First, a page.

2010 was a crazy, tumultuous for tax law complete with a white knuckle final law that passed at the last-minute. For a super-nerdy accountant guy like me this was more drama then Super Bowl and the finale of my wife’s favorite soap opera combined. Now that the dust has settled, and you’re doing end-of-year tax planning or preparing to file 2010 tax numbers, the question is “Tyler, what really changed with all these laws and how does it affect me as an entrepreneur.” Great question, let’s investigate.Basically, there were three big tax acts in 2010: the HIRE Act, the Patient Protection and Affordable Care Act, and the Tax Relief, Unemployment Insurance Reauthorization and Job Creation Act of 2010. The last of these, we’ll call it the Tax Relief Act, basically kept in place all of the so-called Bush Tax Cuts through 2012. The second, we’ll call it Patient Protection, will primarily promise higher taxes for some taxpayers in future years, and the first, the HIRE Act has some sweet short-term discounts to encourage hiring.The Tax Relief, Unemployment Insurance Reauthorization and Job Creation Act of 2010 in briefThis act was passed primarily to continue most of the tax cuts put in place during the Bush Administration until 2012, an election year.Income Tax Rates – 2009 individual income tax rates will be continued for 2010 and through 2012 for all taxpayers.
Capital Gains Tax Rates – 2009 rates on capital gains and qualified dividends will be extended through 2012.
Payroll rebate – 2% Social Security rebate for employees – The employee’s share of Social Security taxes will reduce from 6.2% of wages to 4.2% for 2011. Self-employment tax will decrease to 10.4%. The best part of the deal is that social security benefits will not be affected by discount, although, at some point in time some taxpayers will have to foot the bill for it.
What employers have to do – employers “must implement the new rules as soon as possible but no later than January 31,” in the words of the IRS. If you don’t catch this by the first payroll then you can make an adjustment to the second to compensate.
What employees have to do – absolutely nothing. It is your employer’s responsibility to comply.
AMT Patch – the exemption amount for the Alternative Minimum Tax is increased to $47,450 for individuals, $72,450 for married taxpayers filing a return jointly and $36,225 for married but filing separately couples.
Estate Tax – Among the biggest dramas of 2010 has been whether George Steinbrenner’s heirs would inherit his estate without owing any estate tax (“death tax” to you tea party types). Well, thanks to this bill I can confidently tell you maybe, but probably not. For 2010 estate managers will have the option of selecting the new regime of a $5 million dollar exclusion with a 35% rate thereafter or of opting under the system that would have a 0% rate but would have denied the “step-up” in basis that inheritors have received under the previous rules. It gets complicated and few of my readers are passing on >$5 million estates in 2010 (unless you plan on dying tomorrow).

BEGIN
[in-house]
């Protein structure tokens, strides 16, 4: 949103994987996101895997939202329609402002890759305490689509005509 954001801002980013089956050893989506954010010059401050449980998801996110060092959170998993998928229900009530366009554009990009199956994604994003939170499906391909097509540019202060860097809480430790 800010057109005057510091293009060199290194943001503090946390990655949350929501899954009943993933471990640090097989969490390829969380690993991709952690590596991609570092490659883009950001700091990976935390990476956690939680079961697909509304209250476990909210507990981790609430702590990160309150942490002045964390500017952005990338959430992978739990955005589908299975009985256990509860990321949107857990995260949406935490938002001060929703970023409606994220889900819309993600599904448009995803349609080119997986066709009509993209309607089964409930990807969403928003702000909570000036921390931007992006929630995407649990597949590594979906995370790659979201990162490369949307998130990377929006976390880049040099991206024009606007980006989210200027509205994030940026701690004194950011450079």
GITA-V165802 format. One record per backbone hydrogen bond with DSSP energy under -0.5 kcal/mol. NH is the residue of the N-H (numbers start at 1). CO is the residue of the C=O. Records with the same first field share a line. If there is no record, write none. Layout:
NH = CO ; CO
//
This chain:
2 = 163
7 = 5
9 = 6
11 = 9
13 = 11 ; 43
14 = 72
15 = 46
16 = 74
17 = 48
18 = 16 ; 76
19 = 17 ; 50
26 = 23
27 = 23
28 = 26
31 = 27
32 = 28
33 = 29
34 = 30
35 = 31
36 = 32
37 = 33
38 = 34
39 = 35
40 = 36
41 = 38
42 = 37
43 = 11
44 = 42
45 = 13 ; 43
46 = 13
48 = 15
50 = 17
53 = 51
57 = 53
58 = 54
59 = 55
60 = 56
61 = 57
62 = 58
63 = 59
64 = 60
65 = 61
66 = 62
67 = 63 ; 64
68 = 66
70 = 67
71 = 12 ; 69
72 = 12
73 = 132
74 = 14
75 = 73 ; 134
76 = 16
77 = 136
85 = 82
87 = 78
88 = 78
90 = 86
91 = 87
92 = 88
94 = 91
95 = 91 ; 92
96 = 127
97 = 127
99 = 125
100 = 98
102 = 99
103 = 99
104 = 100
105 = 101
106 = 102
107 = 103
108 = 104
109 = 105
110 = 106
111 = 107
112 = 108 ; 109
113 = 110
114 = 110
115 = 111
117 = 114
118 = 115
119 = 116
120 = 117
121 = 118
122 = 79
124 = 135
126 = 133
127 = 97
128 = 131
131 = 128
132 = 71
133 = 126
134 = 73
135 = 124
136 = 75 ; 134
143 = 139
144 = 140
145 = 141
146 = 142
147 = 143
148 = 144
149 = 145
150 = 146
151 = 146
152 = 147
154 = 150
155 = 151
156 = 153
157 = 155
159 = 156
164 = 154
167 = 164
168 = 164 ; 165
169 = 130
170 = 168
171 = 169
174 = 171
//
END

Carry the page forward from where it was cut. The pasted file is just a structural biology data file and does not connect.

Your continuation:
Bonus Depreciation – what’s sexier than 50% bonus depreciation? Try 100% bonus depreciation! For select fixed assets placed in service from September 9, 2010 through the end of 2011, 100% of the purchase price of the asset may be depreciated in the year of purchase. For the entrepreneurs with smaller businesses this is important because you can take bonus depreciation even in a loss situation whereas Section 179 cannot put you into a loss. Also, bonus depreciation could be advantageous with the purchase of a vehicle used for business purposes.HIRE ActThe HIRE Act was only in effect for 2010 and provided employers with an incentive to hire previously unemployed persons by giving them a 100% reduction on the employer portion of the payroll tax of the qualified hiree. Furthermore, if the employee remained hired for 52 consecutive weeks then the employer could be eligible for a credit of up to $1,000 per employee. While it is too late to hire a new employee if you hired someone eligible for the credit don’t forget to apply for the $1,000 credit when they hit 52 weeks!Tax Planning in 2011The oldest trick in the book for tax planning is for cash-basis (as opposed to accrual basis) taxpayers, like most of you, to accelerate expenses into the current year through a number of tactics, including accelerated depreciation (like Section 179 or the 100% bonus depreciation available in 2011) or through the purchase of goods and services in the current year that won’t be needed or utilized until the subsequent year. Alternatively, the taxpayer could delay the receipt of revenue by not sending out billings until the subsequent year. This is the “kick the can down the road” strategy for taxes; the income will eventually have to be recognized (nerdy accountant speak for saying that taxes will be owed on it) but we would rather that day came later instead of sooner. Well, the problem with this strategy comes in times of increasing taxes, such as we are likely to enter soon. All of the above mentioned laws that provide or extend tax benefits are temporary measures that will expire in 2012, an election year. Most of the political junkies who follow these things would guess that taxes will have to rise in order to keep pace with the gigantic debt the United States is ratcheting up. If this is the case then in 2011 you could actually find yourself in the position of wanting to prepay your taxes by accelerating revenue or deferring expenses.An additional tax bill that has already been passed into law, as part of the Patient Protection and Affordable Care Act, and the Tax Relief, Unemployment Insurance Reauthorization and Job Creation Act of 2010, will tack on an additional 0.9% Medicare tax for married filing joint taxpayers earning greater than $250,000 and for single taxpayers earning greater than $200,000 for the 2013 tax year by 0.9%. In addition, those same taxpayers will be charged a 3.8% Medicare tax on earnings on investments; which were previously not subject to employment taxes.In conclusion, 2010 was a year of great uncertainty and apprehension regarding taxes for the productive class. In the end, most tax hikes and any tax reform was pushed further down the road; leaving us with something rather like 2009. Certain tax hikes are already in the books, albeit not taking effect until further down the road, and taxpayers can expect additional uncertainty in 2012 when the current tax rates expire.